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Ossification and osteogenesis are two processes deemed necessary in bone. Bone growth, maintenance, repair and remodelling are a continuous process, even throughout early adulthood. Compact bone tissue provides support and protection in attempt to resists the stressors we place upon them. As we grow or encounter a traumatic experience our bones deteriorate allowing new bone tissue to be replaced (McGee-Lawrence, & Westendorf, 2010).
The metaphysis (mature bone region) is where the bone shaft and the distal or proximal ends of the bone join. A layer of hyaline cartilage is within each growing bone to allow the diaphysis (long bone) to grow in length (Walker, Lovejoy, Bedfford & Yee, 2006). When the length of the bone has fulfilled its length, the cartilage is replaced by a bony epiphyseal (bony structure). With its thin layer the articular cartilage reducing resistance to absorb joints that have free movement. The repair of articular cartilage is minimal because it lacks irregular tissue, perichondrium (McGee-Lawrence, & Westendorf, 2010).
If the articular cartilage is not covering bone surface, the periosteum is put in replacement. The periosteum, acting as a tough sheath of dense irregular tissue is able to serve as an attachment point for ligaments and tendons. This gives them the ability to also assist in bone tissue nourishment and assist in fracture repair (Tortora, 2005).
The extracellular matrix is where cells, collagen fibre and crystallised mineral salts are held. Crystallisation is where minerals combine to create the tissue hardness, the beginning of bone formation (McGee-Lawrence, & Westendorf, 2010). Within the microscopic spaces of collagen fibres, an abundant amount of inorganic mineral salts such as calcium phosphate, magnesium hydroxide, fluoride and sulphate are deposited. An amalgamation of minerals allows crystallisation to occur within the framework formed by collagen fibres, initiated by osteoblasts. This is the process of calcification. A profuse amount of mineral crystals surround the collagen fibre creating the hardness and characteristics of bone. The hardness of a bone is dependent on the crystallisation formation whereas collagen fibres are responsible for the flexibility (Walker et al., 2006).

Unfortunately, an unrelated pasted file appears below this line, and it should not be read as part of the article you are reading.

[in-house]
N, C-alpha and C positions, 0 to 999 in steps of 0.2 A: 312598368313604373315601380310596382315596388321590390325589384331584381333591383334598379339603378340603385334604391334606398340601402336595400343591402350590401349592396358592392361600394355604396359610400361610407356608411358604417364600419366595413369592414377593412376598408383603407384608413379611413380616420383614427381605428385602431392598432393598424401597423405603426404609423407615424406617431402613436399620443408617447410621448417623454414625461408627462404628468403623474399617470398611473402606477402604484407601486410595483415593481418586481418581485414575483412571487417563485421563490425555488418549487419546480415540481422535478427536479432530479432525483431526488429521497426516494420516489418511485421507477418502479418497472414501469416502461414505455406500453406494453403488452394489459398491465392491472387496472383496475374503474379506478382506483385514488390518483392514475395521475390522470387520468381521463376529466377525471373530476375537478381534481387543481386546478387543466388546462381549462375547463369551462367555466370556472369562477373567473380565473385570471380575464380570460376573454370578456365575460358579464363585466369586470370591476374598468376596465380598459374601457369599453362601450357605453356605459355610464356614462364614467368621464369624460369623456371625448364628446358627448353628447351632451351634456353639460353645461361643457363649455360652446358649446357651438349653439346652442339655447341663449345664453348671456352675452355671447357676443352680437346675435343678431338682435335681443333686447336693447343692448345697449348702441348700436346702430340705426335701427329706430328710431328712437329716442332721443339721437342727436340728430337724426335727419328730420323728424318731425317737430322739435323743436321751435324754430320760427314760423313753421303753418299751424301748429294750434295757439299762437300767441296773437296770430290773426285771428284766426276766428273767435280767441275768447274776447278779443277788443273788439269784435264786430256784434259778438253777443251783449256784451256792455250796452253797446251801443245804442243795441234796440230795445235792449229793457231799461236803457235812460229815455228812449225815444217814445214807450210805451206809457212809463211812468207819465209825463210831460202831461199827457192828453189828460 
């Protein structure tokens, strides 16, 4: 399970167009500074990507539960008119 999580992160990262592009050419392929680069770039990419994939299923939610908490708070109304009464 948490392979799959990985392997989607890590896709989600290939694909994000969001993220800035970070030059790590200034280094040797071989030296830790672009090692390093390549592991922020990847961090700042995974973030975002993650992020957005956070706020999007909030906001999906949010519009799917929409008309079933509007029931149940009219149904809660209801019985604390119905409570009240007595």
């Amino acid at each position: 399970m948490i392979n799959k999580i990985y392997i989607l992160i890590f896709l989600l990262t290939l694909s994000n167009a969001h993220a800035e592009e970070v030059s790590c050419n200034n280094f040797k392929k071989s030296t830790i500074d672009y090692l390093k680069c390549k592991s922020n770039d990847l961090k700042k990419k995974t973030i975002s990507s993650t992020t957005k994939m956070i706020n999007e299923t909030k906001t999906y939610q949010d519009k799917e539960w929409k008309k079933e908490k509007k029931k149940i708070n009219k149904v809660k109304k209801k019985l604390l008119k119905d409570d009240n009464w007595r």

Mesenchyme stem cells are the foundation of bone formation during embryonic development and have the capability of transformation into a range of cells: osteogenic, osteoblasts, osteocytes and osteoclasts cells. Osteogenic cells are located within the periosteum and within bone containing blood vessels. Their only role is to undergo cell division resulting in osteoblasts (McGee-Lawrence, & Westendorf, 2010).
Osteoblasts synthesize and secrete collagen fibres in combination with organic components to build extracellular matrix of bone tissue, also responsible for calcification (Tortora, 2005). Plasma proteins bring new bone formation via the synthesis of osteoid, a non-mineralised bone matrix. When osteoblasts trap themselves with an excess amount of extracellular matrix, they are then called osteocytes. Within the Osteoblasts, many receptors are found in bone marrow assisting in regulating osteoclastic bone remodelling. The amount of osteoclast formation is determined by the level of receptor activator of nuclear factor KB-ligand (RANKL). If there is a defect of RANKL, a patient may suffer Paget Disease. This is when bone abnormality can occur; both resorption and formation (Walker et al., 2006).